I am a mortgage broker. You should note that this site doesn't check my status as a Mortgage Adviser, so you need to take my word for it. This signature is here as I follow MSE's Mortgage Adviser Code of Conduct. Any posts on here are for information and discussion purposes only and shouldn't be seen as financial advice. Please do not send PMs asking for one-to-one-advice, or representation.
    • stator
    • By stator 11th Apr 18, 10:06 AM
    • 6,155 Posts
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    stator
    • #4
    • 11th Apr 18, 10:06 AM
    • #4
    • 11th Apr 18, 10:06 AM
    IT sounds good to me.

    Would you really like a policy that was more specific?
    eg if it had a list of diseases:
    Heart Disease, Cancer etc.
    Then you get a disease that's not on the list and you're not covered.

    A lot of policies will have specific wording saying things like back pain isn't covered unless there is something visible on a scan. This is the type of specific thing you don't want on a policy
    Changing the world, one sarcastic comment at a time.
    • lesterxburnham
    • By lesterxburnham 11th Apr 18, 10:03 PM
    • 53 Posts
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    lesterxburnham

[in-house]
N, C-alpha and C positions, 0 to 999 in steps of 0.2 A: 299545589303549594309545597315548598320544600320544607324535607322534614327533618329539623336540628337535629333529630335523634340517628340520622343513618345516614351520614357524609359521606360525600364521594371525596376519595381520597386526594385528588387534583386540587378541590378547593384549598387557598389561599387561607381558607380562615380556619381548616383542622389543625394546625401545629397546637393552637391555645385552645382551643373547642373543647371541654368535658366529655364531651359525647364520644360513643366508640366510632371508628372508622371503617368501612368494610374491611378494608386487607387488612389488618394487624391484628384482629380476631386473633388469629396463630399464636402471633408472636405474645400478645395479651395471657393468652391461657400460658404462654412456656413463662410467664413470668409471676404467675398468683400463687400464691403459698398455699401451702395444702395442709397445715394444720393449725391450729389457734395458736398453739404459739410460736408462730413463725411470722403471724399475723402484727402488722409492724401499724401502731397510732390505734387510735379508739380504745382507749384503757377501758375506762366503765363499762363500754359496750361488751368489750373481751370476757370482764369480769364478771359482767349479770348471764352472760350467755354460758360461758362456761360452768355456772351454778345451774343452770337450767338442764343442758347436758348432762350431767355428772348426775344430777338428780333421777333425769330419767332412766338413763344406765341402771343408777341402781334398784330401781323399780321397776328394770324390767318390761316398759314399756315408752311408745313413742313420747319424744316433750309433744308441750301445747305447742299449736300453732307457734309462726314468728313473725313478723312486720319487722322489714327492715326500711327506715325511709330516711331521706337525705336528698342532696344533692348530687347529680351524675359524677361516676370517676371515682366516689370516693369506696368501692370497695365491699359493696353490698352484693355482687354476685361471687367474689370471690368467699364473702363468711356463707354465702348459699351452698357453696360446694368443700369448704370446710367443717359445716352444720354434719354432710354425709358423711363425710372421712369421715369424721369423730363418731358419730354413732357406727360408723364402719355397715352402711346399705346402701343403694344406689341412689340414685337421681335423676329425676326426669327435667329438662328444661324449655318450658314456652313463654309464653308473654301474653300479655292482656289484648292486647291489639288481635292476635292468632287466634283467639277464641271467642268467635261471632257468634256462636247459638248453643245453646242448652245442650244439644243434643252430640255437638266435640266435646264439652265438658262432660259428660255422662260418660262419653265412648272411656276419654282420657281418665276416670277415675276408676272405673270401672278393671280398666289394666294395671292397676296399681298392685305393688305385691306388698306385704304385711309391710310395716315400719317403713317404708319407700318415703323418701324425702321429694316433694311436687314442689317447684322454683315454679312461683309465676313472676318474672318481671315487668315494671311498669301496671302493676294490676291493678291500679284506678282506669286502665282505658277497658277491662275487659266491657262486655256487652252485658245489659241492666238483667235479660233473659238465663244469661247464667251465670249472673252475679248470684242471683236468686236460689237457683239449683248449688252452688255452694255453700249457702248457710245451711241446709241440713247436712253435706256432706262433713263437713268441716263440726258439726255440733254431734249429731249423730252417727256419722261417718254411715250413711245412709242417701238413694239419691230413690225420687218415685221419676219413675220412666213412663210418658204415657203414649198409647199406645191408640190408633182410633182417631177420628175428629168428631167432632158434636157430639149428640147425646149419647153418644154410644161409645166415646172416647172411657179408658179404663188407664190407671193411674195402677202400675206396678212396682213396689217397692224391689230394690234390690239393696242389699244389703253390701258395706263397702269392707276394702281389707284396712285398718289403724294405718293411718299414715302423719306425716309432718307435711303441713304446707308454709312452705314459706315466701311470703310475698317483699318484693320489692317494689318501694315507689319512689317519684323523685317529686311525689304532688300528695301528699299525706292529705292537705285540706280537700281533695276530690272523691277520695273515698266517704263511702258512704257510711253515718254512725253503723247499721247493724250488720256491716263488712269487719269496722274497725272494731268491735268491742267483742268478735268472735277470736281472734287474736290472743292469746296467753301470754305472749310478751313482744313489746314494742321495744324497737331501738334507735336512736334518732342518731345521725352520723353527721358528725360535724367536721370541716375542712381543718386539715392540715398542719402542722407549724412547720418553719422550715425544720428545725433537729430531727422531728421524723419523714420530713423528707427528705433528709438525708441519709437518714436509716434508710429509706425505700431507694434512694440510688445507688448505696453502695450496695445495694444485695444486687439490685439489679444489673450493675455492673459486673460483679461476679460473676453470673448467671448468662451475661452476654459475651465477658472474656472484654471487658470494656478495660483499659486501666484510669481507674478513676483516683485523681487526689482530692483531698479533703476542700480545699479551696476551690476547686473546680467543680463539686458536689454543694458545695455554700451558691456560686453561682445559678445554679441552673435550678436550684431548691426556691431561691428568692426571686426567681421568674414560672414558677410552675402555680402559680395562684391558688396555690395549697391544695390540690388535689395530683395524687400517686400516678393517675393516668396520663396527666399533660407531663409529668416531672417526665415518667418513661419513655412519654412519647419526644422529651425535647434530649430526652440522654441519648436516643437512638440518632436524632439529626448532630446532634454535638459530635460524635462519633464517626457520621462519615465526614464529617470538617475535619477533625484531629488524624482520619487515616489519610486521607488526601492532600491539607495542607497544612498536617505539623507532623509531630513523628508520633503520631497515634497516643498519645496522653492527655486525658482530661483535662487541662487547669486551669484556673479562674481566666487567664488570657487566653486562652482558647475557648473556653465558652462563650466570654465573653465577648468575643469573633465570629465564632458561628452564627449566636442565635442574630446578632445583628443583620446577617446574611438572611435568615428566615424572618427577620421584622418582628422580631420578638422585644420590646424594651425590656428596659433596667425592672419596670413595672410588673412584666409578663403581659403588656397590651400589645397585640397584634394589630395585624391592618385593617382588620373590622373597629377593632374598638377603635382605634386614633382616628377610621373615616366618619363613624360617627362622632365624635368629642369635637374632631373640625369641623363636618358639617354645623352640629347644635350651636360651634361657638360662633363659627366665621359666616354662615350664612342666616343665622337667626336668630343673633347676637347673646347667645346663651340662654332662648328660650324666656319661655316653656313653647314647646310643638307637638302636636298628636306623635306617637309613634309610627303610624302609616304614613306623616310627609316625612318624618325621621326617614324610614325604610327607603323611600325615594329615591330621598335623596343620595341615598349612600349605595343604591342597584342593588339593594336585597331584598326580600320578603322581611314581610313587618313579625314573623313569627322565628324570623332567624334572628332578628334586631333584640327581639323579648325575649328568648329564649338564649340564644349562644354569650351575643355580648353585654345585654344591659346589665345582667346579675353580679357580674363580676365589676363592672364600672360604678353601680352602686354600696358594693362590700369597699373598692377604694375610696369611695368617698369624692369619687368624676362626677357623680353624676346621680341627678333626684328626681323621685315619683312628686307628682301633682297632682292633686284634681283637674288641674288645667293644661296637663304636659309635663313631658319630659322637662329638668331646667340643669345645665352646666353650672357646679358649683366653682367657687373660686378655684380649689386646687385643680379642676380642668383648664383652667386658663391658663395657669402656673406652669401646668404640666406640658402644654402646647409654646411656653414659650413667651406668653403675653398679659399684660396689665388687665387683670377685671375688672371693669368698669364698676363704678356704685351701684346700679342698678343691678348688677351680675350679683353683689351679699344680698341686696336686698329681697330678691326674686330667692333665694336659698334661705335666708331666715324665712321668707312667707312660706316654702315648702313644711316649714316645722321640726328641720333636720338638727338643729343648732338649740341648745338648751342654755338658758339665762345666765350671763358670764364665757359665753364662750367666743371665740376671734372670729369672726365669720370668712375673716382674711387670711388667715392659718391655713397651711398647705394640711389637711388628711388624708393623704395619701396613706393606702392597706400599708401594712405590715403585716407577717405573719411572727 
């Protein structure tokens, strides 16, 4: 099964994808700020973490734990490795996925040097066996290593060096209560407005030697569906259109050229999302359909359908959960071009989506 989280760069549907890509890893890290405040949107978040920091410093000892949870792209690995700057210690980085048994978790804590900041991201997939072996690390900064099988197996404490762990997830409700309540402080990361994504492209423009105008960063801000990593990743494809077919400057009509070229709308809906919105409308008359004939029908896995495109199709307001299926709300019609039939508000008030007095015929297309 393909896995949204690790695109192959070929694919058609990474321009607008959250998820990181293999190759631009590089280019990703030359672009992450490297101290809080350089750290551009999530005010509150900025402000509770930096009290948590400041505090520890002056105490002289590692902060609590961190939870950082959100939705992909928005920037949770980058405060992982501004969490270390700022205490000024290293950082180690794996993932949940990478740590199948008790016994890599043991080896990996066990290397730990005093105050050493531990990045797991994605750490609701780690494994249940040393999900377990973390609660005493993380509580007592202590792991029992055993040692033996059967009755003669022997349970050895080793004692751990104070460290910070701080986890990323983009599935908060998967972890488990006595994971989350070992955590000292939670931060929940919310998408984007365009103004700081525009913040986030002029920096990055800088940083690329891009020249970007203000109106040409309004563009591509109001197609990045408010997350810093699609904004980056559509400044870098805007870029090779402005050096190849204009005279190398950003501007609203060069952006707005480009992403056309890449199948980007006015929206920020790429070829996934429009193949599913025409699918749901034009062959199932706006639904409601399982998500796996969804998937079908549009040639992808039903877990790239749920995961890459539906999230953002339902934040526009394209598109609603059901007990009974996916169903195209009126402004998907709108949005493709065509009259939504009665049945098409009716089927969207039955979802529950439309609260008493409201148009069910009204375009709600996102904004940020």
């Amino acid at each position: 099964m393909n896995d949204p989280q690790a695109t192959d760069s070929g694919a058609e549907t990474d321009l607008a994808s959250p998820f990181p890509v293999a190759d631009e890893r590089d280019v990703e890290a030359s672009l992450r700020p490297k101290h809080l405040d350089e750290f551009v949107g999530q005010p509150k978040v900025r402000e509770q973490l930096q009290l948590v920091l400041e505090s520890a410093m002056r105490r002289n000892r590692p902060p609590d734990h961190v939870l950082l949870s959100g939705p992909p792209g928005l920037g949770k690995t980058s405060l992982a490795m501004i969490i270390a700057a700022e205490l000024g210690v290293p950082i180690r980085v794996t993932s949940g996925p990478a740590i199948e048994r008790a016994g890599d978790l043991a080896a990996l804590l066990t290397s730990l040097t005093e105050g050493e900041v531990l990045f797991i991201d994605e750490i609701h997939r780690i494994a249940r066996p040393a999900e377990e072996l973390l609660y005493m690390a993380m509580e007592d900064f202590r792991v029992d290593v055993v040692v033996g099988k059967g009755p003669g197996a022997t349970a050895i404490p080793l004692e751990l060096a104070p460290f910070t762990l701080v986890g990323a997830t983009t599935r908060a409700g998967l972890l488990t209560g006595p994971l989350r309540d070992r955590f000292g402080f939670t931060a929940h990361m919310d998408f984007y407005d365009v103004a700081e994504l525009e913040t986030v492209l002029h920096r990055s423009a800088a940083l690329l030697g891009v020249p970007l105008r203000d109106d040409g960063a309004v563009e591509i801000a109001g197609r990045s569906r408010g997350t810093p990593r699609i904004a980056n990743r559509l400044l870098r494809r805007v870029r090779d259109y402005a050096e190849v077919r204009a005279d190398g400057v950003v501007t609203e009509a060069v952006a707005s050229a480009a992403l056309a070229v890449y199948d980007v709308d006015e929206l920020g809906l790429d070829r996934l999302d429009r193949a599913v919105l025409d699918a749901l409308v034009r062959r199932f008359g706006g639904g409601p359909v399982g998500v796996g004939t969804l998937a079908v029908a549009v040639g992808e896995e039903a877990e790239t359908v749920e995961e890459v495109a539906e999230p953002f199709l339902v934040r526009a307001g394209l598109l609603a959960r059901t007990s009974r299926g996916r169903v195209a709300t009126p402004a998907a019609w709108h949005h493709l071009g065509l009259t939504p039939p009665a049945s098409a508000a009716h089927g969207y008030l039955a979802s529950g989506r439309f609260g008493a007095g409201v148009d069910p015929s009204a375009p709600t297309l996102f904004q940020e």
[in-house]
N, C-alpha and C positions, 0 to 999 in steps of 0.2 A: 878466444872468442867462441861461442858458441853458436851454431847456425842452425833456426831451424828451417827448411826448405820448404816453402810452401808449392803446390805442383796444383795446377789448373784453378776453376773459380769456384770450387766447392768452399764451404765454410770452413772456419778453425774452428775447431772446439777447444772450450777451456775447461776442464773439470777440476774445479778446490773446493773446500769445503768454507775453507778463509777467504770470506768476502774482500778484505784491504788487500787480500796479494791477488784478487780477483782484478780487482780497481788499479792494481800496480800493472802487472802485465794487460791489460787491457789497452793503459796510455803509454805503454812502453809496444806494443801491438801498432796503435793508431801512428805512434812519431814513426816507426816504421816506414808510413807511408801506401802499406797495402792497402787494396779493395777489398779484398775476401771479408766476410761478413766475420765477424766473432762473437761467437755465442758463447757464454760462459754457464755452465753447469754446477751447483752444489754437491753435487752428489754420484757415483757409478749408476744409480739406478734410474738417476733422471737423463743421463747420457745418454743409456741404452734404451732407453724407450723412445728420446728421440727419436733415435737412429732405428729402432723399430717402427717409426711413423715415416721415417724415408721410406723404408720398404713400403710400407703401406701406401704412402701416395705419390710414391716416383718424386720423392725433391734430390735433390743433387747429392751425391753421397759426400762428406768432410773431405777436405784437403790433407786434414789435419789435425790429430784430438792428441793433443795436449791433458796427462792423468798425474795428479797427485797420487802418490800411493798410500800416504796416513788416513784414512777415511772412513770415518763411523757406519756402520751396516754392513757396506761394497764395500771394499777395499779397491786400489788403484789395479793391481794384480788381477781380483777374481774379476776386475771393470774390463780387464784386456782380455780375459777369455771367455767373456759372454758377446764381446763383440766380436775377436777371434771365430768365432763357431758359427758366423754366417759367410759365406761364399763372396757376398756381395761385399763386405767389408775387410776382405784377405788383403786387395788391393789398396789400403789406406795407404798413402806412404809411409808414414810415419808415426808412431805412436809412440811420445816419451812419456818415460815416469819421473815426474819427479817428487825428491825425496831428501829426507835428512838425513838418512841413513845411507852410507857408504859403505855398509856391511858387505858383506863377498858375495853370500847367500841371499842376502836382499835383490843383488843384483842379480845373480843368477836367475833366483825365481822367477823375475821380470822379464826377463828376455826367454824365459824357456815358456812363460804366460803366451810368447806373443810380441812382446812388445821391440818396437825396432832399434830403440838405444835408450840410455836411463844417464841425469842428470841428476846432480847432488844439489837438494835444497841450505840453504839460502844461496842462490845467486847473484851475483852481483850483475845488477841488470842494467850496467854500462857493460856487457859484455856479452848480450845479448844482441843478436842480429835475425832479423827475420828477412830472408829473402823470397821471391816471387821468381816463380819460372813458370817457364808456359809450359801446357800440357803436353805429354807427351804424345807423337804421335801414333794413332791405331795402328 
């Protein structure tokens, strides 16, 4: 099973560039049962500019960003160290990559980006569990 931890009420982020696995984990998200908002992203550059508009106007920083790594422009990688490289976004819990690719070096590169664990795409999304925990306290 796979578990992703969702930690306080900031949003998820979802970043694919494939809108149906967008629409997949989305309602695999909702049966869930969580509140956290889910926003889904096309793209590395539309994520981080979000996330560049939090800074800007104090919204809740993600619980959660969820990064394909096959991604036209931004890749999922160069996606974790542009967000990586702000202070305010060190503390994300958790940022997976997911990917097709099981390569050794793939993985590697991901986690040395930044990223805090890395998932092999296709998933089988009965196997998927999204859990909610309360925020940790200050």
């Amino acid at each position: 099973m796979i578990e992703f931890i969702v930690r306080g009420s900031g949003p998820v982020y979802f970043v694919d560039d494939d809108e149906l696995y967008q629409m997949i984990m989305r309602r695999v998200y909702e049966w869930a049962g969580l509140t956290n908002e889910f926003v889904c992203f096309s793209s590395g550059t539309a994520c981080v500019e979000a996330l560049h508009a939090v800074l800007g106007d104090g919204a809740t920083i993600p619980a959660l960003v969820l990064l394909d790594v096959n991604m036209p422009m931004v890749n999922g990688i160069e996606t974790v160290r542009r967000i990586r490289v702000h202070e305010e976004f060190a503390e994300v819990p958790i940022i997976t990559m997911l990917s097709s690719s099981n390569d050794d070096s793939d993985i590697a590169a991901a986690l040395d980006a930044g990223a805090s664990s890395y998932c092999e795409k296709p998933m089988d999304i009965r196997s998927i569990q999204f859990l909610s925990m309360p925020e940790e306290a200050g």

• #5
    • 11th Apr 18, 10:03 PM
    • #5
    • 11th Apr 18, 10:03 PM
    thanks for replies! why is "own occupation" better than "any"?
    • dunstonh
    • By dunstonh 11th Apr 18, 11:07 PM
    • 92,145 Posts
    • 59,306 Thanks
    dunstonh
    • #6
    • 11th Apr 18, 11:07 PM
    • #6
    • 11th Apr 18, 11:07 PM
    thanks for replies! why is "own occupation" better than "any"?
    Originally posted by lesterxburnham
    You want it to pay out if you cannot do YOUR job. Not ANY job.
    I am an Independent Financial Adviser (IFA). Comments are for discussion purposes only. They are not financial advice. If you feel an area discussed may be relevant to you, then please seek advice from an Independent Financial Adviser local to you.
    • stator
    • By stator 12th Apr 18, 12:51 AM
    • 6,155 Posts
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    stator
    • #7
    • 12th Apr 18, 12:51 AM
    • #7
    • 12th Apr 18, 12:51 AM
    thanks for replies! why is "own occupation" better than "any"?
    Originally posted by lesterxburnham
    Policy that says ANY job: You've been fired as a Surgeon earning 100,000+ because you have parkinsons but you can still get work at a computer (earning say 30,000) so we are not going to pay out. (Because you can still safely work in a different job)